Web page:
• sepsis occurs in a small minority of patients with severe illness
  • acquired immunity vs subsequent infections
    • it seems 3-10% may become positive again for Covid-19 after discharge from hospital and resolution of symptoms, it is not clear if these patients are a transmission risk
    • in April 2020, sampling suggests 20% of the NY city population had developed antibodies
  • long term effects
    • SARS virus patients tended to have impaired lipid metabolism lasting over 12 years after infection and this may be via programming of RAAS to chronically up-regulate ACE/Ang II at the expense of ACE2/Ang-(1-7) in otherwise healthy adolescents and young adults

Mortality rates and factors

  • cause of death is Acute Respiratory Distress Syndrome (ARDS) in the vast majority of patients who die from Covid-19
  • 94% of deaths are in people with underlying co-morbidities 22)
  • those aged over 64yrs with or without co-mordities were 2-3x more likely to need hospitalization or intensive care compared to 19-64yr olds23)
  • patients can have rapid deterioration over a few hours on day 5 to 11 on symptoms resulting in death if not immediately provided with ventilatory support
  • risk of pneumonitis and thus death is probably related to the degree of expression of ACE2 on pulmonary cells which is known to increase with:
    • age
    • diabetes
    • use of ACE inhibitors and angiotensin II receptor blockers (ARBs) both of which reduce the effect of Ang II on the AT1R which acts to reduce ACE2 expression via lysosomal internalization of ACE2
    • perhaps with genetic polymorphisms of ACE2
    • human influenza infection induces broader expression of ACE2 in upper airway epithelial cells
    • Covid-19 activated interferon alpha 24)
  • HOWEVER, the situation is complex and it may be that ACE2 and reduction of the activity of AT II is important in the resolution of lung injury and general over-activity of RAS (which may be due to viral binding of ACE2 reducing its actions), and thus there may even be a role for angiotensin II receptor blockers (ARBs) in the Mx of severe cases - research is investigating this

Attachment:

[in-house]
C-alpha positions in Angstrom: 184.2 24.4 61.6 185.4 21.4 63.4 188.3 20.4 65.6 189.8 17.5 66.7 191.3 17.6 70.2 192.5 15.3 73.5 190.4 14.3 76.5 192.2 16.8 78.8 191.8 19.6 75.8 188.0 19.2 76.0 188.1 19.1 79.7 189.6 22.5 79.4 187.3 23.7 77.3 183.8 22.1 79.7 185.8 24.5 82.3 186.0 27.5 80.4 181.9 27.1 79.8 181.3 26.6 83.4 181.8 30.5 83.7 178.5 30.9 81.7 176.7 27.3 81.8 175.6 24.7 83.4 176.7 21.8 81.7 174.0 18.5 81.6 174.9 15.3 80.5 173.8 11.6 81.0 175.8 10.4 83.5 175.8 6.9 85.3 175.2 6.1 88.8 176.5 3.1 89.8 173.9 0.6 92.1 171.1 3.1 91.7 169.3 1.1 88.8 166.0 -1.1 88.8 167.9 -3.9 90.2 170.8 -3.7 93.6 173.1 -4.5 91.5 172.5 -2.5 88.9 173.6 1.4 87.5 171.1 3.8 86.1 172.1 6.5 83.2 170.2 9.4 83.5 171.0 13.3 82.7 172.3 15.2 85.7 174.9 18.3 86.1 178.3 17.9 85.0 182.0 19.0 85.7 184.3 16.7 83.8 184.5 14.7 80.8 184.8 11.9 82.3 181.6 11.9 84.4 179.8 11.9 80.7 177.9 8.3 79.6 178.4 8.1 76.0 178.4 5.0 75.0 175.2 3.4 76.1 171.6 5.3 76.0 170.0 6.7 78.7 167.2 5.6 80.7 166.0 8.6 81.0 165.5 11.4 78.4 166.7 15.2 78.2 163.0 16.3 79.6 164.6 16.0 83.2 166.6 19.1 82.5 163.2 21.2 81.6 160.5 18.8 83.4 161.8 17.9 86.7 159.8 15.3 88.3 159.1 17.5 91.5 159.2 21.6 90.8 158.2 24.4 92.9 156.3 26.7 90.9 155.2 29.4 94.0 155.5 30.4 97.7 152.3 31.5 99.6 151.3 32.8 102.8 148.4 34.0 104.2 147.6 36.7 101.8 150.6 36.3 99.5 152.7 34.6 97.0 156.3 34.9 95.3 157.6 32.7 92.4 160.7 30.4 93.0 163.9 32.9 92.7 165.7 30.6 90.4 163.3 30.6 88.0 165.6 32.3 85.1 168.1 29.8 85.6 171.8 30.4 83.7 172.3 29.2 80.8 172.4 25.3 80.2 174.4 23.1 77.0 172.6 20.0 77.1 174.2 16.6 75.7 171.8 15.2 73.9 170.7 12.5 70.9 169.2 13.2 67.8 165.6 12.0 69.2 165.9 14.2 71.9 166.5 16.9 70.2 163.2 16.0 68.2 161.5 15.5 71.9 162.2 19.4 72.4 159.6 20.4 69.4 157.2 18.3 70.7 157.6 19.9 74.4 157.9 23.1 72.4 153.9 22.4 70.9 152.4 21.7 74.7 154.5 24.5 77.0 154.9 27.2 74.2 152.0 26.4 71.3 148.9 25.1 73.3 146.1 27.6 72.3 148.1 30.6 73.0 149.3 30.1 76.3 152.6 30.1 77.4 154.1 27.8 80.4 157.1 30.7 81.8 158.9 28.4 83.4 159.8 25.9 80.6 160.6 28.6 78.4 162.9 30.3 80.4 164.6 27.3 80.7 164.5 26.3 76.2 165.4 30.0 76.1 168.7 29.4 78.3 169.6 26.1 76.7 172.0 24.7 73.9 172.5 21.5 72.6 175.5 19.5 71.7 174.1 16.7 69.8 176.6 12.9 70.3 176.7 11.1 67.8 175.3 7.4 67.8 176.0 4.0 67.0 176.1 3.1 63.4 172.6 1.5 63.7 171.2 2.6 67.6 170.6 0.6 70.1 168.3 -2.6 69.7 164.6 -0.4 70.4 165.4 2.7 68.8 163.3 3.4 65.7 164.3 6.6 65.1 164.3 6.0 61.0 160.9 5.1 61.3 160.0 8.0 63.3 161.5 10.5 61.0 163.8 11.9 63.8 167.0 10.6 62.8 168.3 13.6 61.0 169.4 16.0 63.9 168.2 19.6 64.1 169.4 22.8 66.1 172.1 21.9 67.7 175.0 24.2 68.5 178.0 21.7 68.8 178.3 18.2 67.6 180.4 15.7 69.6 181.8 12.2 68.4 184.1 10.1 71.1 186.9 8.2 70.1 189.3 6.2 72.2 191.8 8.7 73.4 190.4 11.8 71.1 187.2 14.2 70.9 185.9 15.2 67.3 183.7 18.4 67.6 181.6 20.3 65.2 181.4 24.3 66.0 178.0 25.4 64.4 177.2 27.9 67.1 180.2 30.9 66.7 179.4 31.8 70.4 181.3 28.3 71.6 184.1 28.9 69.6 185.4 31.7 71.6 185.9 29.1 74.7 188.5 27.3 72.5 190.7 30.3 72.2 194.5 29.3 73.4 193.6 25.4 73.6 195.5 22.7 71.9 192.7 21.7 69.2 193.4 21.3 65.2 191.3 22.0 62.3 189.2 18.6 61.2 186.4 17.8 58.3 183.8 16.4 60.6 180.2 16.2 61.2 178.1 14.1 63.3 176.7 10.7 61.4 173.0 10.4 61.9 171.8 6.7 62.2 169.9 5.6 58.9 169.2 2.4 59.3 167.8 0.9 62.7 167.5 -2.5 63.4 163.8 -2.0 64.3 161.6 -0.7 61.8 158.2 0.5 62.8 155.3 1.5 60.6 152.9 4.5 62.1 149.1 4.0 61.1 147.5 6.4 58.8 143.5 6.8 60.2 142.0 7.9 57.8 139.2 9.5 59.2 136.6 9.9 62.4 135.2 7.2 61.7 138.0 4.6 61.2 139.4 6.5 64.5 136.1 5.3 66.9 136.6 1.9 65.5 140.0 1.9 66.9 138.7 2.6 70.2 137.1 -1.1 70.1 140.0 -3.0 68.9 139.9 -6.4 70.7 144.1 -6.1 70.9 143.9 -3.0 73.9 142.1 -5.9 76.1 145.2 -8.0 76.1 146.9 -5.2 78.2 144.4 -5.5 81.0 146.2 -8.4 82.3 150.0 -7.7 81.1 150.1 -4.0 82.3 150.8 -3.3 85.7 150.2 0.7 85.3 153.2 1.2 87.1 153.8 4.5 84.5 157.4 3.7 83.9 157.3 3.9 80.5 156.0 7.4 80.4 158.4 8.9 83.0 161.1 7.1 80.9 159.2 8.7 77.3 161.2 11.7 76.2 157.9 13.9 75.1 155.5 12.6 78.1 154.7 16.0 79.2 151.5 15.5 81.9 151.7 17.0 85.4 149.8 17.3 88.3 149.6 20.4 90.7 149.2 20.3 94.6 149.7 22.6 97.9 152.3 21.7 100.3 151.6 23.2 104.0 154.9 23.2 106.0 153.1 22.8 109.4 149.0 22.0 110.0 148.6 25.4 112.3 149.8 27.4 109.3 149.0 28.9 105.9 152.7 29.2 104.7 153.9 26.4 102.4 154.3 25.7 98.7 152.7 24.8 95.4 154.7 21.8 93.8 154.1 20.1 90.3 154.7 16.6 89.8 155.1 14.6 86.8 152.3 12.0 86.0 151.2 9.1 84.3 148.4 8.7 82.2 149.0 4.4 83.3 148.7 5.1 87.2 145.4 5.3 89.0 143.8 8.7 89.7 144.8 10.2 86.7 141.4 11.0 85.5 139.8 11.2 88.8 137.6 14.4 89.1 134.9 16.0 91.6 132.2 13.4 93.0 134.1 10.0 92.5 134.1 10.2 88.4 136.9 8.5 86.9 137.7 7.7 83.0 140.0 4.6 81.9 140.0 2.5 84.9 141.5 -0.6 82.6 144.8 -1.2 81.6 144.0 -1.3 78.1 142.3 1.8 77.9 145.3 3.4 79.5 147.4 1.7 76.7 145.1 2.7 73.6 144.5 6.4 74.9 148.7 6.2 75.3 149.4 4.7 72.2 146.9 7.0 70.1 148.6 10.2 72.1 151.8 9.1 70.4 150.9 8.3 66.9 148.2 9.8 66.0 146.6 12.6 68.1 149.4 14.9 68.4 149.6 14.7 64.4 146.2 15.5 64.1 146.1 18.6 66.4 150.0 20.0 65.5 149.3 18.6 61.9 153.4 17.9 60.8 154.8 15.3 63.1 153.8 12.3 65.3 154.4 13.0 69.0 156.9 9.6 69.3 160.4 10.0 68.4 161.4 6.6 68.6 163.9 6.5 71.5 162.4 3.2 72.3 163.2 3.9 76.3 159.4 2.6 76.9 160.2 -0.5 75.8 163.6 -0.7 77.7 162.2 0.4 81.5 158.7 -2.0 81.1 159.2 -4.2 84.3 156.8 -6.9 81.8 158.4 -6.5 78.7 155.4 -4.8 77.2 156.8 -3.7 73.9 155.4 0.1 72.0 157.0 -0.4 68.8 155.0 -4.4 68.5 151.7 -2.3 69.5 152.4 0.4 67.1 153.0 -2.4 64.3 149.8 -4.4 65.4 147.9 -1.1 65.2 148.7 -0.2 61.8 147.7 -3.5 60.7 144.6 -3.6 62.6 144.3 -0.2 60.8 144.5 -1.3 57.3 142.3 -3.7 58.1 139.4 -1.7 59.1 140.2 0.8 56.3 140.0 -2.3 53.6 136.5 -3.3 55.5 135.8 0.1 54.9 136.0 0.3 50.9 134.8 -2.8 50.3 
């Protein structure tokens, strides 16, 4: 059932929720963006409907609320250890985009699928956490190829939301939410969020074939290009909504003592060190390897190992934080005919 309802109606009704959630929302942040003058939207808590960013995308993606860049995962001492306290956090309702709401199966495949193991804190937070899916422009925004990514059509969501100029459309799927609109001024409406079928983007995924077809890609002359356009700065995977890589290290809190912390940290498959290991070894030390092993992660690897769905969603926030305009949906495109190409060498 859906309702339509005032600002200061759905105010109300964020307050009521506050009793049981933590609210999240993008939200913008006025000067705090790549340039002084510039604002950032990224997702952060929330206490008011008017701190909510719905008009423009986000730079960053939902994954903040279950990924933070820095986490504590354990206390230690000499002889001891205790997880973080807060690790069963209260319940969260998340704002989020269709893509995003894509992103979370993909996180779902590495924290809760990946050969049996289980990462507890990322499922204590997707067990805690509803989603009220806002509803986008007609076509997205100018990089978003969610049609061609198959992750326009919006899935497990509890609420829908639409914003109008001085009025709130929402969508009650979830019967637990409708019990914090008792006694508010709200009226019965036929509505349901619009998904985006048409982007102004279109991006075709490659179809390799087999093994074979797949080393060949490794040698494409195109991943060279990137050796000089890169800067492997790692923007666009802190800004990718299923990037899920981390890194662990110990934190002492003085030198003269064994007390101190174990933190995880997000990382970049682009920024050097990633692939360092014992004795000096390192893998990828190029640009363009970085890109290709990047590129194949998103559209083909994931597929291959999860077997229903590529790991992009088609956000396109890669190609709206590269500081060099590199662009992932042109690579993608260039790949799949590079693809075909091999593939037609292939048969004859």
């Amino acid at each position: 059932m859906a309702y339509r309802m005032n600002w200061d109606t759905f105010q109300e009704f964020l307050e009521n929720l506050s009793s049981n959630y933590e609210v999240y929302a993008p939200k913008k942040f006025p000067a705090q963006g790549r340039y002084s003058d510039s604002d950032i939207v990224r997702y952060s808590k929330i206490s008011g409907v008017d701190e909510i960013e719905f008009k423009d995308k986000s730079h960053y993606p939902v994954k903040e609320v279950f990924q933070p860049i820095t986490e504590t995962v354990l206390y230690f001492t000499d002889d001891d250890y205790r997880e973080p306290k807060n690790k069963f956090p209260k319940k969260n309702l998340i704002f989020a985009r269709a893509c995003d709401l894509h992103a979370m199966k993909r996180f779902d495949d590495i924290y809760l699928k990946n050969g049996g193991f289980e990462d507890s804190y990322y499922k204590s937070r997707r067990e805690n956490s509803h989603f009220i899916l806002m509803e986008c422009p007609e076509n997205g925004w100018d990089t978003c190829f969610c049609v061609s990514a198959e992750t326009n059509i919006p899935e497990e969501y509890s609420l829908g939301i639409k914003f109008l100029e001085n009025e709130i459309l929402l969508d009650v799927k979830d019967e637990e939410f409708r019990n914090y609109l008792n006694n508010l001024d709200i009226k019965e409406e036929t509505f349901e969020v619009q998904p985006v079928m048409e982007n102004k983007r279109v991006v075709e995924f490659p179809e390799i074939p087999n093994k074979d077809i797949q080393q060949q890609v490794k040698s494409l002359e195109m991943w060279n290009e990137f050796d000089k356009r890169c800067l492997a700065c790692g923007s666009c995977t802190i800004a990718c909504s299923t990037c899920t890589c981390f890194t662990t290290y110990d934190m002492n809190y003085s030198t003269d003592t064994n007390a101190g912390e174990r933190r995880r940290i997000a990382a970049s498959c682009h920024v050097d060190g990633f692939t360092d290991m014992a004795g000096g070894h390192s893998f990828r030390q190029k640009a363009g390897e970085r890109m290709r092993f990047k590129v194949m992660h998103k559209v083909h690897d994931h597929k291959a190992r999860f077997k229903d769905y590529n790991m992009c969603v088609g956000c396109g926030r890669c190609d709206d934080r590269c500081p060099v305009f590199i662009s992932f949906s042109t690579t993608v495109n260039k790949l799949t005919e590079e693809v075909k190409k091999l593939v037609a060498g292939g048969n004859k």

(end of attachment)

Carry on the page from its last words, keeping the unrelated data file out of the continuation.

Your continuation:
• case fatality rate (CFR) is estimated to be around 3% overall, but 15% in those aged over 80yrs and 8% in those aged 70-79yrs while around half of those critically ill died and perhaps over 80% of those requiring mechanical ventilation had died within 28 days.
    • CFR was higher in those with premorbid conditions:
      • 10.5% CFR if cardiovascular disease
      • 7.3% CFR if diabetic
      • 6.3% CFR if chronic resp disease
      • 6% CFR if hypertension - it seems this may be related to up-regulation of the ACE2 receptor due to taking ACE inhibitors or angiotensin II receptor blockers (ARBs) in patients with certain ACE2 gene polymorphisms so a theoretical risk reduction strategy is to change to an alternate antihypertensive agent 25)
        • ARBs increase ACE2 receptor numbers by 3-5x
        • current advice is to continue these meds if they are being used to control congestive cardiac failure but as of 19th March 2020, the jury is still out on the risk-benefits of potential loss of BP control when changing to a different antihypertensive when used to Rx hypertension only, however, the main bodies are advising NOT to cease these meds at this stage. 26)27)
      • 5.6% CFR if cancer
    • Men are more likely to die than women
      • in China CFR for men was 2.8% cw 1.7% in women
      • in Italy 71% of deaths have been men
      • in Spain it appears men have died at twice the rate of women
    • vitamin D deficiency may be a risk factor28)
    • true fatality rate is thought to be around 0.7%

Prognostic factors

  • level of hypoxia
    • this is a marker of severity of pneumonitis and degree of lung function
  • pre-morbid factors and frailty score
    • mortality is higher in those with significant co-morbidities (including hypertension) as well as frailty and age > 64yrs